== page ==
Speaking in Tongues Part 18

This entry is part 18 of 27 in the series Speaking in Tongues: Can We Be Divinely Inspired?

Much has been written by our brethren on the subject of tongues in the New Testament; however, few writers deal with the most elementary research—the meaning and use of the Greek word translated into English as tongue or tongues. The Greek word for tongue is glossa. Glossolalia is the most common translated word for tongues and it is a combination of two words glossa, tongue, and lalia, speaking. Glossalalia literally means tongue-speaking. When we search the Old and New Testaments for the usage of the words in question, the Greek Bible reveals glossa is used about 100 times and in only two ways. One, it is used to describe a member of our anatomy (the tongue); secondly, it is used to mean the known language of a known people. It is very important to note that the Holy Spirit used Paul to refer to tongues as a KNOWN language of a known people in 1 Corinthians 14:21. Not ONCE in the Old Testament is it used to refer to an ecstatic, supra-human language from a higher order of beings, angels. In the New Testament the word glossa means the same and NEVER refers to some ecstatic or supra-human language!!
When first used in Acts 2 the thing I find most amusing is that ecstatic utterances would have hardly been a sign because many pagan religions were practicing such in the first century—Dionysius, Phrygia, Bacides, Cybele, and even some sects of the Jews were practicing ecstatic utterances as early as the 5th century BEFORE Christ came to this Earth!! Men, on the birthdate of the Church of Christ on this planet, would not have been amazed to hear ecstatic utterances; they were common among the primitive pagan religions of that day!! (See The Greeks and the Irrational by E.R. Dodds and Possessions by T.K. Oesterreich) Glossa is used in Acts 2:11, 10:46, and 19:6. In Acts 2:3, 4, 11, and 26 glossa is used as dialect. In verse 8, the Greek word dialektos (the language of a nation) is used interchangeably with glossa in verse 11. Verse 8; “And how is it that we hear each of us in his own dialektos.” Verse 11; “We hear them telling in our own glossa.” How is this word used in the letters to the Corinthians?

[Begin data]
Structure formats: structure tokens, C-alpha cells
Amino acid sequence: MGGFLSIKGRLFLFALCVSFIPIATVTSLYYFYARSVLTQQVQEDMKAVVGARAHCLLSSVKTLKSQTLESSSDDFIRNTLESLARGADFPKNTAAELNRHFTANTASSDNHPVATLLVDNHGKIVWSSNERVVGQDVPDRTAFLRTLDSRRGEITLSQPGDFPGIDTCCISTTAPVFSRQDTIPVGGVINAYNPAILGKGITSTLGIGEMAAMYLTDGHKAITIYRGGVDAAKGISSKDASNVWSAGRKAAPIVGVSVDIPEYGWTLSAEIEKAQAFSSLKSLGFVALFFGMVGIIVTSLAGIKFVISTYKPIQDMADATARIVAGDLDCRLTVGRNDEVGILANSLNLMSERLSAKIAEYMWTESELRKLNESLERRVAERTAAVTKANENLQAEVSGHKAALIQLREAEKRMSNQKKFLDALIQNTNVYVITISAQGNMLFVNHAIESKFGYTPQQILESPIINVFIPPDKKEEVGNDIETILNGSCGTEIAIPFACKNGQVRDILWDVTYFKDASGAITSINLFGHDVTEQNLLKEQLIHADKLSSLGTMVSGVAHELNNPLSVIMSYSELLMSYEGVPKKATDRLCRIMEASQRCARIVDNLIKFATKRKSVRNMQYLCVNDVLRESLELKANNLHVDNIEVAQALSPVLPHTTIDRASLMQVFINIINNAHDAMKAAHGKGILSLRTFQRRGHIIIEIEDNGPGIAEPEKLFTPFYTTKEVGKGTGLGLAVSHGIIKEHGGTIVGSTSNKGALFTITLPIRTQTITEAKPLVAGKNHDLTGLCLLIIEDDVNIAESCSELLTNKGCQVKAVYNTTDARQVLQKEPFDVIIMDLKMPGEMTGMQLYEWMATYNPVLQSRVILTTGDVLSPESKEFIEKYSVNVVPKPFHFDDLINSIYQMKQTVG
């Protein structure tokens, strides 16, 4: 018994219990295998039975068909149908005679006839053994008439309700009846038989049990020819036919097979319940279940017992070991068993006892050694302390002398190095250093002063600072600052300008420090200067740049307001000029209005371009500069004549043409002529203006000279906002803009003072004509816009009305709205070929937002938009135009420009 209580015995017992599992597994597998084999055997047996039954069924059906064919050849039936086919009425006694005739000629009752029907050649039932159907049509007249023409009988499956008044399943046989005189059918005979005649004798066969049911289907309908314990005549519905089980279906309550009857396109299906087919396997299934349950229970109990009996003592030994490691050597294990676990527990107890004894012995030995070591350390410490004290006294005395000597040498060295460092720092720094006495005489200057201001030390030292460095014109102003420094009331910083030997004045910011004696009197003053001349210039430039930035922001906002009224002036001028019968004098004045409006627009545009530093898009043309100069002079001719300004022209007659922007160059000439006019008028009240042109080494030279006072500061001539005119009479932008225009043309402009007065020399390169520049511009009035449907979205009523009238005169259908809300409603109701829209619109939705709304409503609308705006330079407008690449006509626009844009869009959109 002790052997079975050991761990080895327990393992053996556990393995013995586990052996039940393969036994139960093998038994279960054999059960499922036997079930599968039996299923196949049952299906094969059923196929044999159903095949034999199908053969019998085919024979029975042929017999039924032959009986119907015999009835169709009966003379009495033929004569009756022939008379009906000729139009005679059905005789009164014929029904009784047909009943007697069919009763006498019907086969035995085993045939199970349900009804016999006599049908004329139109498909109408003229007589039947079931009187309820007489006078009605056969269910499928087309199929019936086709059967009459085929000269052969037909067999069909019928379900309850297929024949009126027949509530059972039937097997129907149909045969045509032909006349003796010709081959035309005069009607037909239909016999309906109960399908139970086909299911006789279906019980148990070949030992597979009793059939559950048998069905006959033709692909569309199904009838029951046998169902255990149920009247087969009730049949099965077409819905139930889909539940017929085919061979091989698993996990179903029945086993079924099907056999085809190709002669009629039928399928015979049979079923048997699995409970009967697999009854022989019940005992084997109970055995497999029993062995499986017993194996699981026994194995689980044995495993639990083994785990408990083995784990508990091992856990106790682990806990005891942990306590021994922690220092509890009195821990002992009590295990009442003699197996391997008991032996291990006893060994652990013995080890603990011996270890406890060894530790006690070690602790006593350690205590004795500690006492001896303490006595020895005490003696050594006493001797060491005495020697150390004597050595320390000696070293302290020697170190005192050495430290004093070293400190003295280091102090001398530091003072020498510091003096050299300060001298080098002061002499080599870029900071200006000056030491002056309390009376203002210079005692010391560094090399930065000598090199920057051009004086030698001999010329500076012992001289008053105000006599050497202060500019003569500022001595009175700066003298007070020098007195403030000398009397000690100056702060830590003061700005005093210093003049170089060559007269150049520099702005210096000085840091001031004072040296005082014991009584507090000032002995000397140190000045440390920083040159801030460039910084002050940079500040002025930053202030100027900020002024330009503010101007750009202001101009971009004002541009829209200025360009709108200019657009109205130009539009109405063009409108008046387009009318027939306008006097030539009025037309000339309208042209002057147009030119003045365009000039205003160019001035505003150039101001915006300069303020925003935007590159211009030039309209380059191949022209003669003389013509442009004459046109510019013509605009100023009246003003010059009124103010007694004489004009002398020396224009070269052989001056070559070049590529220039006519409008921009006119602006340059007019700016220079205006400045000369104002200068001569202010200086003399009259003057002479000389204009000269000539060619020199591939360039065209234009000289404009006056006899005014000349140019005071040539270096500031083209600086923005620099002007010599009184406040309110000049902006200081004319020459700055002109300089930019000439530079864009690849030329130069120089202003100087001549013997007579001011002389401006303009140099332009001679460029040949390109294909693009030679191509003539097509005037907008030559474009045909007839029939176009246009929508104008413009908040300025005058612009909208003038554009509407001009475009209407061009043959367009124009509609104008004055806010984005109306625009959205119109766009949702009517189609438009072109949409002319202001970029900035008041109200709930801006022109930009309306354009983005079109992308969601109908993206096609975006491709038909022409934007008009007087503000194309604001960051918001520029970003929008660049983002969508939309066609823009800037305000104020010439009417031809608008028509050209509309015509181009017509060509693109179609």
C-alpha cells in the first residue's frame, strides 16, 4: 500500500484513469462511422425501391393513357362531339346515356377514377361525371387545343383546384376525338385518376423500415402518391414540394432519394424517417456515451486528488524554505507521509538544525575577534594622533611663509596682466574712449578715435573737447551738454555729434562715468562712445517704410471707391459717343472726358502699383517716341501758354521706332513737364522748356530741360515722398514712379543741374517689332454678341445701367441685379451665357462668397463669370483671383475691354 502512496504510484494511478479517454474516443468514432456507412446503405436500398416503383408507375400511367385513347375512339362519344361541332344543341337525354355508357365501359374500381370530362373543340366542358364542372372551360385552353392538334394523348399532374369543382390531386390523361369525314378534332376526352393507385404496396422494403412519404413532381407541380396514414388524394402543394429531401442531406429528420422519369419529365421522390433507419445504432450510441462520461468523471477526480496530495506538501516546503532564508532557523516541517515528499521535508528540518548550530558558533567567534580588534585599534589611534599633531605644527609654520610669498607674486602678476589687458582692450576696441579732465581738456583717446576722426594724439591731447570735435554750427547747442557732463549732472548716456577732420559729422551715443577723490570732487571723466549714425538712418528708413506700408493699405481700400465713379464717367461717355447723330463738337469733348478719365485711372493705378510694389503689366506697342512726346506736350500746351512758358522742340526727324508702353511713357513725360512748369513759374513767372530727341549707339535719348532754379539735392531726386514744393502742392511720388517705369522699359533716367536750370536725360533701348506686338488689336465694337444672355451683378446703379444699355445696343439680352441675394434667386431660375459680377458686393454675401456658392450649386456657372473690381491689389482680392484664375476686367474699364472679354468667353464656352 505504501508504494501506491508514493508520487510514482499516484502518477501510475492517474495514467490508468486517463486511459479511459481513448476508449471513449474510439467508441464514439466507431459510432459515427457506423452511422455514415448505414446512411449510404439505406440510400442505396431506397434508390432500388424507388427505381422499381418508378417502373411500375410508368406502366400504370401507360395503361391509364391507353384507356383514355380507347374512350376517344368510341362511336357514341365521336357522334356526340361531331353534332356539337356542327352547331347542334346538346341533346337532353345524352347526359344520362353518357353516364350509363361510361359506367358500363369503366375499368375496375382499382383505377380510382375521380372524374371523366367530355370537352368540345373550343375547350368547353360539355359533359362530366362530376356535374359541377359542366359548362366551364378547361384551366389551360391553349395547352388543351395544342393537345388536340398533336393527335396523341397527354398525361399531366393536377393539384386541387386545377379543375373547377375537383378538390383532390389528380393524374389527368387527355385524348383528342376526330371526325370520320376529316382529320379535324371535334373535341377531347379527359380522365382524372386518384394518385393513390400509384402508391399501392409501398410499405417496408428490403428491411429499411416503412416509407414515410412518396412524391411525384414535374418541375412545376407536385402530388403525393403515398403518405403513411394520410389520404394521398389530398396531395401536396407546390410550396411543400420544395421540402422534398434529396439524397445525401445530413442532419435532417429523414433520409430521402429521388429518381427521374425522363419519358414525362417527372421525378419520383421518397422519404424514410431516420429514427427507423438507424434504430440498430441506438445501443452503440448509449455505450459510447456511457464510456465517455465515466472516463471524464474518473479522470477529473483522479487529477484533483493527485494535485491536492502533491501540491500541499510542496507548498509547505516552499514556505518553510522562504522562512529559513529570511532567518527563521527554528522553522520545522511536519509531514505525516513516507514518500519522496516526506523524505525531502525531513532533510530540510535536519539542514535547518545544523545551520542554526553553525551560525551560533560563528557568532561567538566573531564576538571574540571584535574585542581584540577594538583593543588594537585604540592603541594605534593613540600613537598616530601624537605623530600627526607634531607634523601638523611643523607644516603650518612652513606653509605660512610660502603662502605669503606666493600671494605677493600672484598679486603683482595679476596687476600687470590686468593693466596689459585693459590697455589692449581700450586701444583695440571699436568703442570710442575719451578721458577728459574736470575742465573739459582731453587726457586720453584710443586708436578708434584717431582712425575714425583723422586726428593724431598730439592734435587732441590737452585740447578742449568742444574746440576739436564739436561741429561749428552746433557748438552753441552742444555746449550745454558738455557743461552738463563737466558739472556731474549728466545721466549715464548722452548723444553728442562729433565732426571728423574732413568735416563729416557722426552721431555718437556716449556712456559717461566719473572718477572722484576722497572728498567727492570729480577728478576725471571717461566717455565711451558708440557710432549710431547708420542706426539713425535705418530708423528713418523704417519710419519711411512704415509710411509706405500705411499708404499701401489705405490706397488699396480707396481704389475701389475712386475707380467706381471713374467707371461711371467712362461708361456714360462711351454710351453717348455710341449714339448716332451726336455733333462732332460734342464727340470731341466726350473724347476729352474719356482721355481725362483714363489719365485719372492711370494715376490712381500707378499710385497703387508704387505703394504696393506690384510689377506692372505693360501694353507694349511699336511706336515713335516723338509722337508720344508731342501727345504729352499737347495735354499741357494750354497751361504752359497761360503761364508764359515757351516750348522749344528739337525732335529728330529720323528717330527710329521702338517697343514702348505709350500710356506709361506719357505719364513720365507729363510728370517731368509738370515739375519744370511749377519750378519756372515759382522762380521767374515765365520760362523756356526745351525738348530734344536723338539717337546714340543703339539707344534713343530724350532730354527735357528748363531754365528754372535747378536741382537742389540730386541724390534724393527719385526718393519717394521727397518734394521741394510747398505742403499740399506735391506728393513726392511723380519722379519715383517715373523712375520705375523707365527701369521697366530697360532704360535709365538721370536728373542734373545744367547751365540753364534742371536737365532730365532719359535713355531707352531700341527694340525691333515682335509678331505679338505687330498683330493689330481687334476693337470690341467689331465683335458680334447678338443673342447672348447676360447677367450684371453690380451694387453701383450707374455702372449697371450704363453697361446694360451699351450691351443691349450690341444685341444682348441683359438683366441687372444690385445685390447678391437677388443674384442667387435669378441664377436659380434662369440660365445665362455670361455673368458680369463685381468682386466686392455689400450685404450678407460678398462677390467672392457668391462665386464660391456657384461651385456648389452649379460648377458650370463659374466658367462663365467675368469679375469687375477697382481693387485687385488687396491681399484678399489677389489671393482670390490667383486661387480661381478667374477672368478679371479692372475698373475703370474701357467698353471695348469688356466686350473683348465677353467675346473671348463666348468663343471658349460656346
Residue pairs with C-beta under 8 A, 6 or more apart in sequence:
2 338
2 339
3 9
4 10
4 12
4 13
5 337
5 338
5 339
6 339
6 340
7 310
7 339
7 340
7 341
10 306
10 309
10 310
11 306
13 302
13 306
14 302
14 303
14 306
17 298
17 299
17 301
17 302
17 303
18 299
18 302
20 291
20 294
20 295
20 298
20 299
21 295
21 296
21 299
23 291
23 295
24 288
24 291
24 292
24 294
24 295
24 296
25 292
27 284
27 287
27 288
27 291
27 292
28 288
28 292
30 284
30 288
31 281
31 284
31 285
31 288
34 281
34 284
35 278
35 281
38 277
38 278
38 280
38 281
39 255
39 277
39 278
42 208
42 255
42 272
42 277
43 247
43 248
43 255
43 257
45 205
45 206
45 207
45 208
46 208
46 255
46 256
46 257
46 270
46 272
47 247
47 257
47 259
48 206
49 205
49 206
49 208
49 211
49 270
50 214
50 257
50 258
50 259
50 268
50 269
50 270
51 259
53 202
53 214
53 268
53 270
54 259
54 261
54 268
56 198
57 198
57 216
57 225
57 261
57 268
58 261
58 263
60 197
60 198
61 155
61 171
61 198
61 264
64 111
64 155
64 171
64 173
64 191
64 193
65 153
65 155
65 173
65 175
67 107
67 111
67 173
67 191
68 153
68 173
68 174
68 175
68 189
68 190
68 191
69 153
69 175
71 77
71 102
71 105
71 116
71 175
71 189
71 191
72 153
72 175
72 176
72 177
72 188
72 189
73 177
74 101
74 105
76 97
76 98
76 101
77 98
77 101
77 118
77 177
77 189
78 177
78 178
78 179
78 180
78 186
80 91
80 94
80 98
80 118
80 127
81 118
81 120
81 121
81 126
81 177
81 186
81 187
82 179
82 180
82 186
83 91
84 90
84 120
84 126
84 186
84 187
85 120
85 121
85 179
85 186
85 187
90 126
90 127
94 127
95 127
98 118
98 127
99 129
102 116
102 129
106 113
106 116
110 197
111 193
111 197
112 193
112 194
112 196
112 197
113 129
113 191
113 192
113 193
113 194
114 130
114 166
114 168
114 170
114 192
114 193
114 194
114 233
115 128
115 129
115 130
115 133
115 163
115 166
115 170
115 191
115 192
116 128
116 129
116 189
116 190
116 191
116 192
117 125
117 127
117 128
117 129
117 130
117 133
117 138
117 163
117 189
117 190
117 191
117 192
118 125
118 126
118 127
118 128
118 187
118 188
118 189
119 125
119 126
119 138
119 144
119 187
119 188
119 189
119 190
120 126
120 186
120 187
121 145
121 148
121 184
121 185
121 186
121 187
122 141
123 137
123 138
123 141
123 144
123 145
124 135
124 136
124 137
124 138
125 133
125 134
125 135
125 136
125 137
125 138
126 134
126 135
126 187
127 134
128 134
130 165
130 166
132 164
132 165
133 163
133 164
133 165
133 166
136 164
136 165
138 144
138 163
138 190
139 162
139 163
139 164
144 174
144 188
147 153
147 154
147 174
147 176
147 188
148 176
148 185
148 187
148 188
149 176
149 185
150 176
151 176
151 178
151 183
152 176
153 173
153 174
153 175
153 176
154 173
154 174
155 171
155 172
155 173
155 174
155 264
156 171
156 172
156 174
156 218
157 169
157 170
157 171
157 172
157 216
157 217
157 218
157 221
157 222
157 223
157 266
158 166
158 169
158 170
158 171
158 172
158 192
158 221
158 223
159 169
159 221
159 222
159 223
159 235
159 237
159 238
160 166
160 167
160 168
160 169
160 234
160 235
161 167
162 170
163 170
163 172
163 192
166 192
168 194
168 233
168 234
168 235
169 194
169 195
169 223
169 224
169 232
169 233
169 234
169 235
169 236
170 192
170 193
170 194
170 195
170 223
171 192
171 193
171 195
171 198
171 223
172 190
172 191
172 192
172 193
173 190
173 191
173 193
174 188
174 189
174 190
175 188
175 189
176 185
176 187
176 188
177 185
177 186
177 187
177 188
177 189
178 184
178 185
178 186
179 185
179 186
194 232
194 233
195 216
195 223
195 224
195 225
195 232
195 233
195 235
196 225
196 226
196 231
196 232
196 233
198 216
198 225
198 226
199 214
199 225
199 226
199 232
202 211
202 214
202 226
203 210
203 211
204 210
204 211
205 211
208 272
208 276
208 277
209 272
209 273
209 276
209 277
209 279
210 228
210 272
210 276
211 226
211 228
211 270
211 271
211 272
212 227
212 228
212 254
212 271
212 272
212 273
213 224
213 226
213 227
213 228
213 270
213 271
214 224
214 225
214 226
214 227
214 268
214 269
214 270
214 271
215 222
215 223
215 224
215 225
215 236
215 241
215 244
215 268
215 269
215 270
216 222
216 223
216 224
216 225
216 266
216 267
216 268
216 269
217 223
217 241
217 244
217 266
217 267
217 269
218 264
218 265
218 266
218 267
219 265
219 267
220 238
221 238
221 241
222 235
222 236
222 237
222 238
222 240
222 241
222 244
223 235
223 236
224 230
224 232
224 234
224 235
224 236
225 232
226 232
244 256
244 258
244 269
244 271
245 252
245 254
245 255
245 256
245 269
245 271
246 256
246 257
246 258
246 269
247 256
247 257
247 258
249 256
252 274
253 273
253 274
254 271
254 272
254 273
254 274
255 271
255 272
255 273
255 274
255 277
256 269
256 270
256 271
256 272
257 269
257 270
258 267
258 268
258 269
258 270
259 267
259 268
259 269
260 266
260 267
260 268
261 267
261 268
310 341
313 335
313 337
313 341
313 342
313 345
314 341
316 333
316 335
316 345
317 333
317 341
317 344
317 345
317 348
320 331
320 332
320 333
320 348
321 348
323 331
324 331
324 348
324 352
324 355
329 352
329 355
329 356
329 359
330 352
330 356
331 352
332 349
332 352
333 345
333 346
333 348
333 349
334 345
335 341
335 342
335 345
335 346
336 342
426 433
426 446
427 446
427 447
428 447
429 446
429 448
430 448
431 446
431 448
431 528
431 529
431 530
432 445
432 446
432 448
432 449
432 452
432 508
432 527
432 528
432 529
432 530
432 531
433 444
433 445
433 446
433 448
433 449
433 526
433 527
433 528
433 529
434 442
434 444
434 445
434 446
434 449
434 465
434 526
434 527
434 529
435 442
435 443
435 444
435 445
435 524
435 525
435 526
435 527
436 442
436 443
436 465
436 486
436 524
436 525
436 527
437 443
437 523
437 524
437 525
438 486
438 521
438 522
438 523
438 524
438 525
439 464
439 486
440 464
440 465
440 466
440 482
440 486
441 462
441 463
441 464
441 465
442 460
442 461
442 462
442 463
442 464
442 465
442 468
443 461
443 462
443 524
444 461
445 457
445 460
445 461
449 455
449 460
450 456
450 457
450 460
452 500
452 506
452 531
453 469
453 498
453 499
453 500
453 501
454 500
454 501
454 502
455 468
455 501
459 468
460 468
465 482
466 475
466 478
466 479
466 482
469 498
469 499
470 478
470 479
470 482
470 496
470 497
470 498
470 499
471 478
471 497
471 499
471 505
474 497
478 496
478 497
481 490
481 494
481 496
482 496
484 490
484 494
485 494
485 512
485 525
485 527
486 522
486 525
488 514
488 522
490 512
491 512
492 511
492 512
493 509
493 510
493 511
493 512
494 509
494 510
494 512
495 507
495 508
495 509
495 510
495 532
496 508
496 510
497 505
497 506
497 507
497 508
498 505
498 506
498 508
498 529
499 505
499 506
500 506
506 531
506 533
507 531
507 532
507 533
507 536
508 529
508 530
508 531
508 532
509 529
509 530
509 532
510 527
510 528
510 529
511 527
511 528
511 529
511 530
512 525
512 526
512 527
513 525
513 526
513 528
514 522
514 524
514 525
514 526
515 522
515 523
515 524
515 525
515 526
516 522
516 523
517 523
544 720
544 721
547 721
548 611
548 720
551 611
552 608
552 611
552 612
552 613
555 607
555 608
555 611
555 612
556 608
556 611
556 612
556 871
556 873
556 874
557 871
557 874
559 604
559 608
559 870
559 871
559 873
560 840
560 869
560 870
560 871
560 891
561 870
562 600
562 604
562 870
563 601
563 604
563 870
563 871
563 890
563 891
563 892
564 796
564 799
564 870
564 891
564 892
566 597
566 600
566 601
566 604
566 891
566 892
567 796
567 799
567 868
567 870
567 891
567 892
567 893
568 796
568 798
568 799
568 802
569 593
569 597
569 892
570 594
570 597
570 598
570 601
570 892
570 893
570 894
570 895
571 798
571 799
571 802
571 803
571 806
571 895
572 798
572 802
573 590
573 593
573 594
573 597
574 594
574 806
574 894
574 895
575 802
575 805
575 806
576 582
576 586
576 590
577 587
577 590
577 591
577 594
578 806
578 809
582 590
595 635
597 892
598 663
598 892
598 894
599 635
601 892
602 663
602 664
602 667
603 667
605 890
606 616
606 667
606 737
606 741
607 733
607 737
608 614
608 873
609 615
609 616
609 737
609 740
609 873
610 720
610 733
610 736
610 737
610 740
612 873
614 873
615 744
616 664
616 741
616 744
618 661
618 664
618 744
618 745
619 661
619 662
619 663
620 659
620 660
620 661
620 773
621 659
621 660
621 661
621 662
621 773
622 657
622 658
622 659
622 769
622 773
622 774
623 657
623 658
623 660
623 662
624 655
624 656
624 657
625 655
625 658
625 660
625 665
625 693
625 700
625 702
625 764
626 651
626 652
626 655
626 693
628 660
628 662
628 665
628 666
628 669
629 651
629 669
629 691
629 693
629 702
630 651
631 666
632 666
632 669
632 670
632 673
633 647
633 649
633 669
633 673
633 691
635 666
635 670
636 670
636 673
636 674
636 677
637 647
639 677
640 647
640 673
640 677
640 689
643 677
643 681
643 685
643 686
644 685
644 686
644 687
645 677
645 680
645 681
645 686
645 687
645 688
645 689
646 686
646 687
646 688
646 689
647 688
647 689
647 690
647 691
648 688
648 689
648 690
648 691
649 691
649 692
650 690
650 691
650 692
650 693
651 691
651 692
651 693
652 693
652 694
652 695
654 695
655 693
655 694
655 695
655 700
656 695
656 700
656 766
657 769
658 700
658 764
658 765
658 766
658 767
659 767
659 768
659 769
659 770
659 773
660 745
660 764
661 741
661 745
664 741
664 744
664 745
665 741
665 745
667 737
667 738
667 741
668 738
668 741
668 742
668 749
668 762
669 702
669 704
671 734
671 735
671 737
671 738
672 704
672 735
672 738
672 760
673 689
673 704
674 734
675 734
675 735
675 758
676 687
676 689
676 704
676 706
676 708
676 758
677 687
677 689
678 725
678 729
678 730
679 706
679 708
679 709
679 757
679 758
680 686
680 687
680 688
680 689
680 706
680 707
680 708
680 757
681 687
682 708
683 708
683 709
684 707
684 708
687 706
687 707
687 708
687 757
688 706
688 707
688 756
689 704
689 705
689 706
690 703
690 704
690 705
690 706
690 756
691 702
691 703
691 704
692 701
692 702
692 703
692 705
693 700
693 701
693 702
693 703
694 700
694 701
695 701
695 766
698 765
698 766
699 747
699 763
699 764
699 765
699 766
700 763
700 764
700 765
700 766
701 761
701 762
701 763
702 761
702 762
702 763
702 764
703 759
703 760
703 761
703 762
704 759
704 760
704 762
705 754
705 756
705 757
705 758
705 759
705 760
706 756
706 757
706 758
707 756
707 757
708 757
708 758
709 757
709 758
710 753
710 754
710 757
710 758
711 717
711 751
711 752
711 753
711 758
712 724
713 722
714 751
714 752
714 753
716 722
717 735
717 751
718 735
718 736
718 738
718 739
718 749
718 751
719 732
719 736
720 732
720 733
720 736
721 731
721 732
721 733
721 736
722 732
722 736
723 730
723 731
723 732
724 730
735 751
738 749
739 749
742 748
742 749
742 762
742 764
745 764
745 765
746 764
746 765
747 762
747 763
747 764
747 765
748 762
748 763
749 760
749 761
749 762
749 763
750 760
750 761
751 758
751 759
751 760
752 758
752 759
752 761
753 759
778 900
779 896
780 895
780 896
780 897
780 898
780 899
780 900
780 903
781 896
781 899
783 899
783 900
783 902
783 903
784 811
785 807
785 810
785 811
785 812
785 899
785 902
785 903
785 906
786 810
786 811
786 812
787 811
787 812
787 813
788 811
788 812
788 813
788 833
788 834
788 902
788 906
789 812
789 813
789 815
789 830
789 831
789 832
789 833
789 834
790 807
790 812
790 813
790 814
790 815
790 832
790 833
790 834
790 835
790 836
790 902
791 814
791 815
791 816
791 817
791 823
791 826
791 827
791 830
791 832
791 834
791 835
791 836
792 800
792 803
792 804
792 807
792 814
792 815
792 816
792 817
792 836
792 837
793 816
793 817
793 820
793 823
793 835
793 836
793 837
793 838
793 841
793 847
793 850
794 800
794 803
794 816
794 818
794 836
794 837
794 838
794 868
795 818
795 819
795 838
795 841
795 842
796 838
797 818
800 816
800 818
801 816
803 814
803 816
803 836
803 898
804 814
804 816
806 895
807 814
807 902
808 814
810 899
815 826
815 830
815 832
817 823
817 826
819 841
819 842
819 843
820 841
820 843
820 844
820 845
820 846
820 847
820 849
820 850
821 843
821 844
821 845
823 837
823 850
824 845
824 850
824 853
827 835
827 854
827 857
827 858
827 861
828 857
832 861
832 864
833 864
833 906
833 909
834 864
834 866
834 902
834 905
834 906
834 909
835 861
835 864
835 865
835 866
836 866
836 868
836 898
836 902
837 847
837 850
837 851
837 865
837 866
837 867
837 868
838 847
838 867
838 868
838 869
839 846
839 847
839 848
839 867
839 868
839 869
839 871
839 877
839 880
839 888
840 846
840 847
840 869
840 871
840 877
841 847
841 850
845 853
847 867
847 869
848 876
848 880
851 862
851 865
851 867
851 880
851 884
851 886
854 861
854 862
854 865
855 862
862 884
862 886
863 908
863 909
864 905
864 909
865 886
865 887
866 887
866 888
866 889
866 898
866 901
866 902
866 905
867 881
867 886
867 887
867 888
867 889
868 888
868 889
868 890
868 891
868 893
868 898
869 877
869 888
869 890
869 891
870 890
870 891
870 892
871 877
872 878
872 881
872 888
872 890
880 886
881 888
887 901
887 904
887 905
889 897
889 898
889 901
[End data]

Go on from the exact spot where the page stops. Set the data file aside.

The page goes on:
First, let me state that the word unknown which appears in many translations absolutely does NOT appear in the original Greek!! Boy! Does this blow their bubble!! 1 Corinthians 12:10 and 28, refer to ‘various kinds’. Reading the book of Genesis we find a “kind” referred to a family or genealogy. Could Paul determine which ‘family, race, or part of the world’ a member of his audience was by their dialect IF TO HIM THEIR LANGUAGE WAS UNKNOWN? If you could not know because the language was unknown, how could you know that which you did and could not know—the LANGUAGE WAS UNKNOWN!! Remember, I have been to Disney World. I can pick out some I have heard over and over, but the new stuff that I have never heard, I cannot begin to tell you which continent they emanated from much less what country. I have a new one for the Pentecostals. Let them tell us what continent, country, and state strangers in their midst are from instead of lying about what diseases, cancers, or growths they are suppose have!! I have heard these lying preachers tell their audience they were “told” by the Holy Spirit that they had someone in their midst that had Ovarian Cancer. I was not sure if they knew what this even was but they went on to say God told them they would HEAL them that night!! My wife and I have a game. When we go to a restaurant and get a waitress with a strange dialect we both try and guess what country, state, or part of a state they are from. Spanish(?) forget it, we would not know HOW to tell if they were from Cuba, Puerto Rico, Spain or ????

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